Which brings me on to something that was originally going to be a separate blog post, but what the hell.
Yesterday the House of Bishops released some ‘pastoral’ guidance responding to the fact that opposite-sex civil partnerships are now possible in the UK.
It didn’t say much that we didn’t already know, but it said it in a spectacularly insensitive fashion, which has inevitably and deservedly been reported as ‘sex only for opposite-sex marriage, say bishops’. And there are a lot of LGBT+ Anglicans who are feeling pretty hurt and angry, and a lot of allies who are being very vocal too. It hurts. I have dodged a load of bullets and it still hurts. I can only imagine what it’s like for people who are right in the firing line.
Meanwhile, lit Twitter was talking about American Dirt, which I don’t think I shall bother reading. I was particularly struck by this piece, which actually predates the current kerfuffle, but which got linked to illustrate the point that books about marginalised people don’t need to be trauma porn to be important. Life isn’t, and literature doesn’t have to be, wall-to-wall misery for immigrants, for queer people, for anyone. And the message that you’re doomed to unhappiness simply because of who you are is… not one that I would wish to endorse.
This is a balance that I’m trying to strike.
One of the major points of conflict in The Real World is the fact that ordained ministers in the Church of England are not allowed to marry someone of the same sex. This is a source of grief and pain in the real world; it’s destroying relationships and distorting lives. I have done my best to work with this and still write a book in which the richness and beauty and joy and delight of queer relationships can be discerned.
Whether I have succeeded… is the wrong question. Whether I will have succeeded, we’ll find out. It still needs work. I’m still filling in holes in the text, even as Sam looks at what I’ve done so far (‘seventeen pages of red marks’, he says). It is a way off being finished; a long way off being as good as I can get it; further away still from being as good as it can be.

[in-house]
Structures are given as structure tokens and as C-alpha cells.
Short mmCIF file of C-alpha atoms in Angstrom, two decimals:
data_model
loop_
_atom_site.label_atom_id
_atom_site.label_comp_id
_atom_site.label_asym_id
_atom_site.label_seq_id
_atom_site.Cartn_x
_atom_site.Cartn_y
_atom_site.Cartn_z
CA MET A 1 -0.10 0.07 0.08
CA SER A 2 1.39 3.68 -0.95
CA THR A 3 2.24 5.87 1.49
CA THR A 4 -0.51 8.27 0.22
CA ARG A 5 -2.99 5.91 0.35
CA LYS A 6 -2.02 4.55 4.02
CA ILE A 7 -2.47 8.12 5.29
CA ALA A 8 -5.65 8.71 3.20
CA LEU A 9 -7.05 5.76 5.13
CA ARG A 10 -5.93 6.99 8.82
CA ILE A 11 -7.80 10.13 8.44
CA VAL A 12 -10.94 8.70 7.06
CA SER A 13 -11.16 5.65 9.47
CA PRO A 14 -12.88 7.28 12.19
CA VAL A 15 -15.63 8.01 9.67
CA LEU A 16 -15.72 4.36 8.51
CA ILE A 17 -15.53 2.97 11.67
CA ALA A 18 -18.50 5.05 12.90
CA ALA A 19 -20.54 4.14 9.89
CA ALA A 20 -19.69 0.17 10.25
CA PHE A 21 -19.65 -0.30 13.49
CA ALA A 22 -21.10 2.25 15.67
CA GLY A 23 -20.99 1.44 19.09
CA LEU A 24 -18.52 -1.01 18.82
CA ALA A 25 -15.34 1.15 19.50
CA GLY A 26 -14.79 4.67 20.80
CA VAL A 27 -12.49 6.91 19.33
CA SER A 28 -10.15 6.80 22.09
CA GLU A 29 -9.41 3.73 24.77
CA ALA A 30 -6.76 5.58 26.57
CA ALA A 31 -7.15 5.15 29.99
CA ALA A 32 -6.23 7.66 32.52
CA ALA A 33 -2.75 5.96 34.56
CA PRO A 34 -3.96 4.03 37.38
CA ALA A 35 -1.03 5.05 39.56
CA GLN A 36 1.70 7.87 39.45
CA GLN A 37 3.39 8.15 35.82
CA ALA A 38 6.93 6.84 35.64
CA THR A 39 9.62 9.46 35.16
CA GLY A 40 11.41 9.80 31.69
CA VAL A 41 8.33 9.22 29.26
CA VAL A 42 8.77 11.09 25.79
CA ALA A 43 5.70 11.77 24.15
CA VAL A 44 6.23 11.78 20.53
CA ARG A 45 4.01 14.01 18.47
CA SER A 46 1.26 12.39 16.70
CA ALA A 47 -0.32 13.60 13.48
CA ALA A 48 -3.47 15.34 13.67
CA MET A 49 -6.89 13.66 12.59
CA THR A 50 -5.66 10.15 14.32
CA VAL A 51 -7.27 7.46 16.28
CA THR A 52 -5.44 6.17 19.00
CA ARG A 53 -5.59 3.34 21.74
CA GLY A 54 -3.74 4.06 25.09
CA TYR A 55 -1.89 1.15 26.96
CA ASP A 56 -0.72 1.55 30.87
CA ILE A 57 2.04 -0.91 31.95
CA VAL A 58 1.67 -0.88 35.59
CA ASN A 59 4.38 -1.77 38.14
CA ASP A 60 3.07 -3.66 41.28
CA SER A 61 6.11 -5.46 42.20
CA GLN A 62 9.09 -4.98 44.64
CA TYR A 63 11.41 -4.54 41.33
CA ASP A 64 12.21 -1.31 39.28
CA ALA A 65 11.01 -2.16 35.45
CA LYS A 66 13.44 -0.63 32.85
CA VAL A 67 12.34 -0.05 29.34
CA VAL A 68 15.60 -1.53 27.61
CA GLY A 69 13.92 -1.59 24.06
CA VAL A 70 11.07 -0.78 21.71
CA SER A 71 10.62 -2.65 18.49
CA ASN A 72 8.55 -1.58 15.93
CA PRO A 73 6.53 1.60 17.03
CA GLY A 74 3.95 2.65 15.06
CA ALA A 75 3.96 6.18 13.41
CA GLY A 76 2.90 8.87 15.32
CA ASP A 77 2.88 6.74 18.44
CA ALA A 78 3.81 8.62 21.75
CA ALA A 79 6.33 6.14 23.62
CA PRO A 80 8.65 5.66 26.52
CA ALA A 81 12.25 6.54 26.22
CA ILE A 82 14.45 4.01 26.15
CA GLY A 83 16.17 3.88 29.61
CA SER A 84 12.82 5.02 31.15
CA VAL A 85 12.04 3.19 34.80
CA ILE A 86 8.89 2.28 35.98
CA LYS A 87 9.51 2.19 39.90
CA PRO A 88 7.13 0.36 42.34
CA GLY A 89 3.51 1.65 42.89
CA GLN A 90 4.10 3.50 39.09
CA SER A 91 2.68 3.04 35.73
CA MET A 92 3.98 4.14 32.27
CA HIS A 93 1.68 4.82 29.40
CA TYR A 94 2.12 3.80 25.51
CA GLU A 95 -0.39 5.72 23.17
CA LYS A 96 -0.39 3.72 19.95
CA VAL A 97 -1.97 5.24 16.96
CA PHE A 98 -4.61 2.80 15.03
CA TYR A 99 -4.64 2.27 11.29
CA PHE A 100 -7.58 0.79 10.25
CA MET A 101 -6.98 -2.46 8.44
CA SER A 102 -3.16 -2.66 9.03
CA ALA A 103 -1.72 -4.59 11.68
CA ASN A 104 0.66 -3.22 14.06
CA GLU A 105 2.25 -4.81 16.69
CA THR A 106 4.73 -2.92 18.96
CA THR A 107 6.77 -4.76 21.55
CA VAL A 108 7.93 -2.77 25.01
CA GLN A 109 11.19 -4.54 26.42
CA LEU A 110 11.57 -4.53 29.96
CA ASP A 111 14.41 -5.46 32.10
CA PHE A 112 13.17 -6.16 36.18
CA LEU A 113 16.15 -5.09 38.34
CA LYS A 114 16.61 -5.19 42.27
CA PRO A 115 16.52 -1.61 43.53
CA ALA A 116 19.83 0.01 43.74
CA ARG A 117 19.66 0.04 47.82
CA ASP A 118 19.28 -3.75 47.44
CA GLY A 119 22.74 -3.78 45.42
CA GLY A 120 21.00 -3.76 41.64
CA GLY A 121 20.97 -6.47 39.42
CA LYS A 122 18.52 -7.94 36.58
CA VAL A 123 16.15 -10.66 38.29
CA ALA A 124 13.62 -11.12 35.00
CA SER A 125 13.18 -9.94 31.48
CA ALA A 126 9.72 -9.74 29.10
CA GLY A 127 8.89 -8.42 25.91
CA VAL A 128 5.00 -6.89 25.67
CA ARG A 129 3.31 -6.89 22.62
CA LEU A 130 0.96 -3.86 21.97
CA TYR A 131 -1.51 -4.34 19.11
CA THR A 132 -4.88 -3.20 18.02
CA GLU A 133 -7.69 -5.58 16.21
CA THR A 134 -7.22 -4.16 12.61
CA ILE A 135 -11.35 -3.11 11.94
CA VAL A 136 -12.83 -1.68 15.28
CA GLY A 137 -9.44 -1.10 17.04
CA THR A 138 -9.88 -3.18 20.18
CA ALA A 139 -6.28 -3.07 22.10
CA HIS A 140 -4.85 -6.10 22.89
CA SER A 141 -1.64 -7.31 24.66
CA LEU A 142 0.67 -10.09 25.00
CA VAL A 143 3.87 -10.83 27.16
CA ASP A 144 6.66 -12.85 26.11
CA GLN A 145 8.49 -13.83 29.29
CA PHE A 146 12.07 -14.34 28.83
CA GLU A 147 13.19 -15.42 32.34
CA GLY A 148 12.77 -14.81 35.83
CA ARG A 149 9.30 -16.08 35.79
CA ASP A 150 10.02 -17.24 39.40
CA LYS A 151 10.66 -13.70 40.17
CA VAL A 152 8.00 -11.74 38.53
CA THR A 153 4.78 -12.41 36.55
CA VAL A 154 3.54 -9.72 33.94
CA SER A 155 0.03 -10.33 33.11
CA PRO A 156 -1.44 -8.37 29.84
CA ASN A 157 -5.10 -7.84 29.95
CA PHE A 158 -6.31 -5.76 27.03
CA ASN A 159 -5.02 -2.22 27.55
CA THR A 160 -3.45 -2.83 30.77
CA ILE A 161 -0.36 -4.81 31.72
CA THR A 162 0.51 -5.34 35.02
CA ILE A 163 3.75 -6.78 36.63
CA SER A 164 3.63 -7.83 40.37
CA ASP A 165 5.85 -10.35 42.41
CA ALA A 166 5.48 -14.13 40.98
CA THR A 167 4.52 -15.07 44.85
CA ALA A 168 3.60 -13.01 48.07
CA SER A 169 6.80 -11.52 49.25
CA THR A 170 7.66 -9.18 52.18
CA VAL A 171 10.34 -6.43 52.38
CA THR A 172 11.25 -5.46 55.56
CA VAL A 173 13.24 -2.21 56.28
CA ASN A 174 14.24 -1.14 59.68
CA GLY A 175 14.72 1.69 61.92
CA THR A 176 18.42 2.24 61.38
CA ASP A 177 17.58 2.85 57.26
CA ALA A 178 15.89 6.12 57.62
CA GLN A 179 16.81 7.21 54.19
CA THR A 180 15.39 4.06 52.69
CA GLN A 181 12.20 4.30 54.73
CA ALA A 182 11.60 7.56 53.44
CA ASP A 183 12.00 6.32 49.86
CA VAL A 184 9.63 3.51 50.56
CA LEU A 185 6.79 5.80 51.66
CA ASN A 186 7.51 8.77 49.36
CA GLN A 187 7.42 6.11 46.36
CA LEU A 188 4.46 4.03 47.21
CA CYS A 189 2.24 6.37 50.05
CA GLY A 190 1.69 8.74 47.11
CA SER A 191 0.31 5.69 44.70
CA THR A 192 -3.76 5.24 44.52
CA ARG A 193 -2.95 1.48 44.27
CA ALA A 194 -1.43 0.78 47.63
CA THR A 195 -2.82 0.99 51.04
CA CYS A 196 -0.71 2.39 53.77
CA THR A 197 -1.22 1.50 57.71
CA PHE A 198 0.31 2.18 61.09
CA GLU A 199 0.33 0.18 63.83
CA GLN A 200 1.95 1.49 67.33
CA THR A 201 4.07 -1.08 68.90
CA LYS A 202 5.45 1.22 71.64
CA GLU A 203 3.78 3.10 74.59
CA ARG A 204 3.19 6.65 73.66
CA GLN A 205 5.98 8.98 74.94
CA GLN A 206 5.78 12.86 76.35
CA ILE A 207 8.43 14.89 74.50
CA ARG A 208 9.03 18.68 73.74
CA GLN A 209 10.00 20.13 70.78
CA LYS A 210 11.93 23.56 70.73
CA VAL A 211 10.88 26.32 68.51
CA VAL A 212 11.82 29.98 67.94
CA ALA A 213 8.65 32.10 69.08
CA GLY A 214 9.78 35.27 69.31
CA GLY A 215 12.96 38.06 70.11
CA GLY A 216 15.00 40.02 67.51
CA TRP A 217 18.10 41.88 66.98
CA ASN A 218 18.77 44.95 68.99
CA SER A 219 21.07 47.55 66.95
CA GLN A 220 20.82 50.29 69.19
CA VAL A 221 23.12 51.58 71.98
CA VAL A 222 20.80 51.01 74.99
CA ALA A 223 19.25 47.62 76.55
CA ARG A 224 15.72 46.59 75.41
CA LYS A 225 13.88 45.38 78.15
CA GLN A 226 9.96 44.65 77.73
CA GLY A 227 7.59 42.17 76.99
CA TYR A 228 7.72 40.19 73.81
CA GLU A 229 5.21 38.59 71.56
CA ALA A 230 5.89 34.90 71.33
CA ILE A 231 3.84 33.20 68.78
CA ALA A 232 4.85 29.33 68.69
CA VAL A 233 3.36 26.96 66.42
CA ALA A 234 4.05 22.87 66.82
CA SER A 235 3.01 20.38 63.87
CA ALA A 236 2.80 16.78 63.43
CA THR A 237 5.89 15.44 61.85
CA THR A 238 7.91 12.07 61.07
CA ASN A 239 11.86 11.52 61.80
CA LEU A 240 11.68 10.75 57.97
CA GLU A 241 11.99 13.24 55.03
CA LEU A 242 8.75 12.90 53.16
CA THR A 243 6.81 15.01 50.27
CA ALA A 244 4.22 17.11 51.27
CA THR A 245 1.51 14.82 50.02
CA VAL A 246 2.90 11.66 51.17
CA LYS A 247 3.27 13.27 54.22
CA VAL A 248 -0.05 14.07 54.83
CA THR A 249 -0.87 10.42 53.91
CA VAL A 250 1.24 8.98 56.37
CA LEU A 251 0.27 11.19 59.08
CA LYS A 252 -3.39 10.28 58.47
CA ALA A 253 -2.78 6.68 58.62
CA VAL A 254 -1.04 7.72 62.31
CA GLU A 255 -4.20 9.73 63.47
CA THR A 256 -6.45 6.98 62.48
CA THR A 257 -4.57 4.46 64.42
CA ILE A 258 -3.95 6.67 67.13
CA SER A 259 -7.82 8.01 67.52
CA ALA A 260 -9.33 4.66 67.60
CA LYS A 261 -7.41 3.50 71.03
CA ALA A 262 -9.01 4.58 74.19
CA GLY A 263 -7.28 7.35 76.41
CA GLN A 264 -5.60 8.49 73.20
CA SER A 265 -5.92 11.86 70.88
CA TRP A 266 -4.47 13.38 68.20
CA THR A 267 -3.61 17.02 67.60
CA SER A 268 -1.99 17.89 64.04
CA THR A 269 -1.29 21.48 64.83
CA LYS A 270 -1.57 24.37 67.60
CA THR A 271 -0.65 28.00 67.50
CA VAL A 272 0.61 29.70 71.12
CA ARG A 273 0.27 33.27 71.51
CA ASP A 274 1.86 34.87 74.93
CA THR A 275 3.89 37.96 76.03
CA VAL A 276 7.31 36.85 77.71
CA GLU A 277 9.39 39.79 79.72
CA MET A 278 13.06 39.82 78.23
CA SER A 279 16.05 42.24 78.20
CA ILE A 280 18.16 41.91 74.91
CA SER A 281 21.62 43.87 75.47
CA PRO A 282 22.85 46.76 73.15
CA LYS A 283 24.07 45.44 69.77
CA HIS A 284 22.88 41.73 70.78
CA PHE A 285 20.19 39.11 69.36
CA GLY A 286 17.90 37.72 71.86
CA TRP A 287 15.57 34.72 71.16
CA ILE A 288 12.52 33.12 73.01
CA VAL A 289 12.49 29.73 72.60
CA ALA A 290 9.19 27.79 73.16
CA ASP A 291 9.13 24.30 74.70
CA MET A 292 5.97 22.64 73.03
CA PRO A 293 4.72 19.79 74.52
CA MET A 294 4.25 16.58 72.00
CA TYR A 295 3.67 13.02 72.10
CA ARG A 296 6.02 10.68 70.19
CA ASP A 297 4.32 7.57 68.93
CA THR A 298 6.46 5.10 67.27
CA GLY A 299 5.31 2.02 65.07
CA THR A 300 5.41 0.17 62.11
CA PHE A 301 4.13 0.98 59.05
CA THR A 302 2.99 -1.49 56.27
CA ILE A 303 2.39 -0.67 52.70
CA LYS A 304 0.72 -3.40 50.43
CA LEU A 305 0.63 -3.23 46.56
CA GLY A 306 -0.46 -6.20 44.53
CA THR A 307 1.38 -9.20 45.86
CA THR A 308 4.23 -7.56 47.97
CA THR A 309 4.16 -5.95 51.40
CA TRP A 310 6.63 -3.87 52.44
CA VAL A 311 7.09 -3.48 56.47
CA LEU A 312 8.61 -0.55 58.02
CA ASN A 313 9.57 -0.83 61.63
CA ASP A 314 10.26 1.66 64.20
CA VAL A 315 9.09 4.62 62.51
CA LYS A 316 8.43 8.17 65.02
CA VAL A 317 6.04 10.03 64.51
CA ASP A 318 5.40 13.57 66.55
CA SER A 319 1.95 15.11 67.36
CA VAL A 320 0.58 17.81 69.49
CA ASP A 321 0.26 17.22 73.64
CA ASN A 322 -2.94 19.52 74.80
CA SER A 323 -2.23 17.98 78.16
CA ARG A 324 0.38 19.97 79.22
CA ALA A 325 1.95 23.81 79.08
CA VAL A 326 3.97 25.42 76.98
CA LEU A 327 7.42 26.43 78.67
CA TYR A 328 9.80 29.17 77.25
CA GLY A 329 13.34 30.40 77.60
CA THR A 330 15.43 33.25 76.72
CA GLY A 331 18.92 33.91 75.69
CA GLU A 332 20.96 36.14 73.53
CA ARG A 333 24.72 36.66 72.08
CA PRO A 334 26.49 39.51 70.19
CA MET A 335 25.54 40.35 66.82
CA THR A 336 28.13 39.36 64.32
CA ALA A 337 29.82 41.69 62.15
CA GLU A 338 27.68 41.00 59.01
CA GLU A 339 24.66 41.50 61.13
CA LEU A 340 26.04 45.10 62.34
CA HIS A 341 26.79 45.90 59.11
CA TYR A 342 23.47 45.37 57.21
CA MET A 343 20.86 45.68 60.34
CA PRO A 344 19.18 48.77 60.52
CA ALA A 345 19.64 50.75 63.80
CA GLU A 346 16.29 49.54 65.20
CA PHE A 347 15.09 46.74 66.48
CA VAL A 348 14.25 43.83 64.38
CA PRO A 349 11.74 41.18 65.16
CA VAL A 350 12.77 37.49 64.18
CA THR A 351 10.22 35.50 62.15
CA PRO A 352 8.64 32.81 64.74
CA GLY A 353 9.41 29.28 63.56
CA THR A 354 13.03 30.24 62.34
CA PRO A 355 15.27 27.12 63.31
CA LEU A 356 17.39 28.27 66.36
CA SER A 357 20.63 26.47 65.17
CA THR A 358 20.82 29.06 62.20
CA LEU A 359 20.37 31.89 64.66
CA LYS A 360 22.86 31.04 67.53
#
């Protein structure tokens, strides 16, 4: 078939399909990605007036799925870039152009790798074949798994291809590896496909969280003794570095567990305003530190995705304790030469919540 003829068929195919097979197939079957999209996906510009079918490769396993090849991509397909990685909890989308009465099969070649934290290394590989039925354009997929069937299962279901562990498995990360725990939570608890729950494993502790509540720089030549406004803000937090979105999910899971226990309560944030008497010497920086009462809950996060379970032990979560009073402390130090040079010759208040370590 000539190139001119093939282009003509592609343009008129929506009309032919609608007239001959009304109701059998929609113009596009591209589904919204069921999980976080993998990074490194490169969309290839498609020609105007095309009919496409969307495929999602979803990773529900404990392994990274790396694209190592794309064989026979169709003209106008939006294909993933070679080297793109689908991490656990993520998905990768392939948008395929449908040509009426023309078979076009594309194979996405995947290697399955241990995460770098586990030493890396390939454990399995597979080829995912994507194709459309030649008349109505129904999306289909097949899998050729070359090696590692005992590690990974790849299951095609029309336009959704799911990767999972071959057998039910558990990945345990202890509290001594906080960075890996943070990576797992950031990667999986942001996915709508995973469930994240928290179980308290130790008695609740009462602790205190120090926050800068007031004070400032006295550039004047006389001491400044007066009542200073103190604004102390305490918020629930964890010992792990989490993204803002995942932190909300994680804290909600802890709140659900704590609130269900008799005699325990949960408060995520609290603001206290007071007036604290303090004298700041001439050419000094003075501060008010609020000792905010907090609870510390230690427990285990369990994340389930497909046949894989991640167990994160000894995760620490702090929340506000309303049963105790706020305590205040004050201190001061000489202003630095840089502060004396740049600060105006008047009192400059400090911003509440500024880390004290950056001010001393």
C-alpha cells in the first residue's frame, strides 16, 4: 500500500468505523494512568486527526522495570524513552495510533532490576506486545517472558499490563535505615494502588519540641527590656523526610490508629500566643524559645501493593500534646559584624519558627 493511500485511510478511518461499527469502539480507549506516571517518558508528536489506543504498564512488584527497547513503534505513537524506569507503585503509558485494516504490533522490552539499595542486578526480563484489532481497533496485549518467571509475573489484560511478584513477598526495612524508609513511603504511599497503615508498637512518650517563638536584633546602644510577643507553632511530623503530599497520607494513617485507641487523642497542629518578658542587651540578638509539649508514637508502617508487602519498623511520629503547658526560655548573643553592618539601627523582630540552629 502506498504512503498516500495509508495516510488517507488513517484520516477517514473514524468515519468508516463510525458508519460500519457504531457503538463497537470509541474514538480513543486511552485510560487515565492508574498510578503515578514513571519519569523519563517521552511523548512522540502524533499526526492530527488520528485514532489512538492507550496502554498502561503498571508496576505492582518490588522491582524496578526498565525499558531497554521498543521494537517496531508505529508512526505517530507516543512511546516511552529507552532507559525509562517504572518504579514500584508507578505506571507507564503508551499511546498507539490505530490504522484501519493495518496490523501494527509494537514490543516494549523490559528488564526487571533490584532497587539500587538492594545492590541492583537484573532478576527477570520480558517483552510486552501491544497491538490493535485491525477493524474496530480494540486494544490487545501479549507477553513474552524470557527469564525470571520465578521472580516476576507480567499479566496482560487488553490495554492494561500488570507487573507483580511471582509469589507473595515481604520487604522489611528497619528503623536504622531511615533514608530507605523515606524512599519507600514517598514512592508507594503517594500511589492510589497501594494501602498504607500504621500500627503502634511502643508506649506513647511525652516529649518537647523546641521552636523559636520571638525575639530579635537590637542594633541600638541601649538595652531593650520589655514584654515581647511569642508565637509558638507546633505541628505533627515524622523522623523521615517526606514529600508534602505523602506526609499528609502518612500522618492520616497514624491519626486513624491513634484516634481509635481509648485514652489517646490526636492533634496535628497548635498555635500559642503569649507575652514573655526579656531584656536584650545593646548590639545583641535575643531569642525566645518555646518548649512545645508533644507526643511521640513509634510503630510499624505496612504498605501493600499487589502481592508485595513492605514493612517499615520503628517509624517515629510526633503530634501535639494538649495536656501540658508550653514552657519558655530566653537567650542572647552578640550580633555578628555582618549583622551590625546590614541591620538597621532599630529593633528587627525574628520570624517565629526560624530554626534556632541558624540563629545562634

(And then sometimes I think that all I’ve done is written a less posh, more liturgically accurate, Four Weddings and a Funeral. But that’s another story.)
Terrible puns aside, this is the first aloe vera plant I’ve ever owned. I brought it home from the pub, the day that Boris Johnson prorogued Parliament. It was one of those informal arrangements where you stick a quid in the charity jar and pick the pot you fancy; except this was the last in the tray.
Often in recent months I’ve been saying to myself, And yet I will not despair. I said it on that evening, when I claimed the aloe vera plant.
And yet I will not despair.
A few weeks later, Lady Hale pinned on her spider brooch and announced that, legally speaking, it had never happened.
I will notdespair.
It’s an attitude that works for me: acknowledging the fact that the news is often depressing, often overwhelming, that often I can’t see how things can get better – but I can still trust that there’s a reality that’s bigger than my current perception.
Friday’s election result was the opposite of what I’d hoped for. So many people, believing so many lies. Actually, I don’t know what I’d hoped for, apart from a miracle.
I didn’t get a miracle. I can’t see the way out of here.
And yet I will not despair.
The aloe vera seems to be putting out tiny little leaves.
This is perhaps unfair. Christian Union kerfuffles can happen at any British university, at any time, and anyone who happened to be even tangentially involved – on any side – will shudder gently to themselves at the memory and consider pouring a stiff drink. Many readers have told me, ‘Oh, I remember something just like this happening at __________ in the mid ____ies…’
On the other hand, perhaps it is fair. So far as I know, nobody apart from me has written about them in fiction. I can’t imagine why. (Other than the fact that they turn out to be very difficult to get published, I mean.) They generally attract enough drama, misunderstanding, and deeply felt and opposing idealism to fuel an epic.
It’s easy to understand why. Universities are full of people who have time, energy, and deeply held beliefs, who may be homesick or lonely or vulnerable, whose horizons have been suddenly and forcibly widened. There’s always a kerfuffle waiting to happen.
The most recent one happened at Balliol College, Oxford, earlier this term. I am not qualified to make a specific comment on the events at Balliol, for the following reasons:
it’s over a decade since I graduated
I went to a redbrick university, not Oxbridge
I live in Cambridge these days
What did I do when I read the story, then? I shuddered gently at the memory and considered pouring myself a stiff drink. It’s a general response to a general occurrence. As is this:
Over the years that I’ve been keeping an eye on these events I’ve developed a set of questions that I ask when I read stories like these. This is the big one:
Is this a simple question of secular versus sacred?